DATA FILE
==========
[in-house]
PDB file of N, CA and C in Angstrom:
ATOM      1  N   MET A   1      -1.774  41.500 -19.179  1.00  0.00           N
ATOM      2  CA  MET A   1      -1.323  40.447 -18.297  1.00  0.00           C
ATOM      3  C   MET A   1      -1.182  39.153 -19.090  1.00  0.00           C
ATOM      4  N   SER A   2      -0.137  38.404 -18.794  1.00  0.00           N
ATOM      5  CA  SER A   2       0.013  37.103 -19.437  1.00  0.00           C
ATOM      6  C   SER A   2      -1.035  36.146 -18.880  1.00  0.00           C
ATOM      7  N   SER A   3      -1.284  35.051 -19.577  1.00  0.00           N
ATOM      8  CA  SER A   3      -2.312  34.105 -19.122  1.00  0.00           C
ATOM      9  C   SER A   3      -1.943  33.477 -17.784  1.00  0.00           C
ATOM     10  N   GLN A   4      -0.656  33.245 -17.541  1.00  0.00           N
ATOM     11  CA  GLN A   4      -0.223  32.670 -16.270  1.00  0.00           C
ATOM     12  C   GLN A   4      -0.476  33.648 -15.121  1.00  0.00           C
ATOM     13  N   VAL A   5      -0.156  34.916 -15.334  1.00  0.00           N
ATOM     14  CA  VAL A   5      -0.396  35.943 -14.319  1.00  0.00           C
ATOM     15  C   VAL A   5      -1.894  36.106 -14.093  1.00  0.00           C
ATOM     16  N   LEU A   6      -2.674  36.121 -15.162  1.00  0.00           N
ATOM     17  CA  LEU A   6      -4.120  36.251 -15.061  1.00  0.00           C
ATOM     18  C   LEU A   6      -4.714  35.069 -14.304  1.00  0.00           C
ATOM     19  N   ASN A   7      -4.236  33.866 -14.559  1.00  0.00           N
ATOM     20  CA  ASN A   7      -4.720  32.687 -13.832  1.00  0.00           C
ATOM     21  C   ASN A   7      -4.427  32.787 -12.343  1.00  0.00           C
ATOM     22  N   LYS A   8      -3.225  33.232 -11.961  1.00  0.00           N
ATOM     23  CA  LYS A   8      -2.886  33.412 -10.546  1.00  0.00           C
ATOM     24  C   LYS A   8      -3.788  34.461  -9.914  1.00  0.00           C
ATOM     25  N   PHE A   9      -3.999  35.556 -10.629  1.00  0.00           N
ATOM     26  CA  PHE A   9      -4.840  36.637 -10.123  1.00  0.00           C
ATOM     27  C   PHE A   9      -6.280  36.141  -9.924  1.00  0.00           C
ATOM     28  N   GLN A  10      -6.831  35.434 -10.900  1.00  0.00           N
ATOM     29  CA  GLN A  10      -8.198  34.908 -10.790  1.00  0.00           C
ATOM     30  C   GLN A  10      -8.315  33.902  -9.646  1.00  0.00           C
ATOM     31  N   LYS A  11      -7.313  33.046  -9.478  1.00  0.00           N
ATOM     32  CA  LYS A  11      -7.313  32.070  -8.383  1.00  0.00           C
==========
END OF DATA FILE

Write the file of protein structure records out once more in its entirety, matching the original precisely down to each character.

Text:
[in-house]
PDB file of N, CA and C in Angstrom:
ATOM      1  N   MET A   1      -1.774  41.500 -19.179  1.00  0.00           N
ATOM      2  CA  MET A   1      -1.323  40.447 -18.297  1.00  0.00           C
ATOM      3  C   MET A   1      -1.182  39.153 -19.090  1.00  0.00           C
ATOM      4  N   SER A   2      -0.137  38.404 -18.794  1.00  0.00           N
ATOM      5  CA  SER A   2       0.013  37.103 -19.437  1.00  0.00           C
ATOM      6  C   SER A   2      -1.035  36.146 -18.880  1.00  0.00           C
ATOM      7  N   SER A   3      -1.284  35.051 -19.577  1.00  0.00           N
ATOM      8  CA  SER A   3      -2.312  34.105 -19.122  1.00  0.00           C
ATOM      9  C   SER A   3      -1.943  33.477 -17.784  1.00  0.00           C
ATOM     10  N   GLN A   4      -0.656  33.245 -17.541  1.00  0.00           N
ATOM     11  CA  GLN A   4      -0.223  32.670 -16.270  1.00  0.00           C
ATOM     12  C   GLN A   4      -0.476  33.648 -15.121  1.00  0.00           C
ATOM     13  N   VAL A   5      -0.156  34.916 -15.334  1.00  0.00           N
ATOM     14  CA  VAL A   5      -0.396  35.943 -14.319  1.00  0.00           C
ATOM     15  C   VAL A   5      -1.894  36.106 -14.093  1.00  0.00           C
ATOM     16  N   LEU A   6      -2.674  36.121 -15.162  1.00  0.00           N
ATOM     17  CA  LEU A   6      -4.120  36.251 -15.061  1.00  0.00           C
ATOM     18  C   LEU A   6      -4.714  35.069 -14.304  1.00  0.00           C
ATOM     19  N   ASN A   7      -4.236  33.866 -14.559  1.00  0.00           N
ATOM     20  CA  ASN A   7      -4.720  32.687 -13.832  1.00  0.00           C
ATOM     21  C   ASN A   7      -4.427  32.787 -12.343  1.00  0.00           C
ATOM     22  N   LYS A   8      -3.225  33.232 -11.961  1.00  0.00           N
ATOM     23  CA  LYS A   8      -2.886  33.412 -10.546  1.00  0.00           C
ATOM     24  C   LYS A   8      -3.788  34.461  -9.914  1.00  0.00           C
ATOM     25  N   PHE A   9      -3.999  35.556 -10.629  1.00  0.00           N
ATOM     26  CA  PHE A   9      -4.840  36.637 -10.123  1.00  0.00           C
ATOM     27  C   PHE A   9      -6.280  36.141  -9.924  1.00  0.00           C
ATOM     28  N   GLN A  10      -6.831  35.434 -10.900  1.00  0.00           N
ATOM     29  CA  GLN A  10      -8.198  34.908 -10.790  1.00  0.00           C
ATOM     30  C   GLN A  10      -8.315  33.902  -9.646  1.00  0.00           C
ATOM     31  N   LYS A  11      -7.313  33.046  -9.478  1.00  0.00           N
ATOM     32  CA  LYS A  11      -7.313  32.070  -8.383  1.00  0.00           C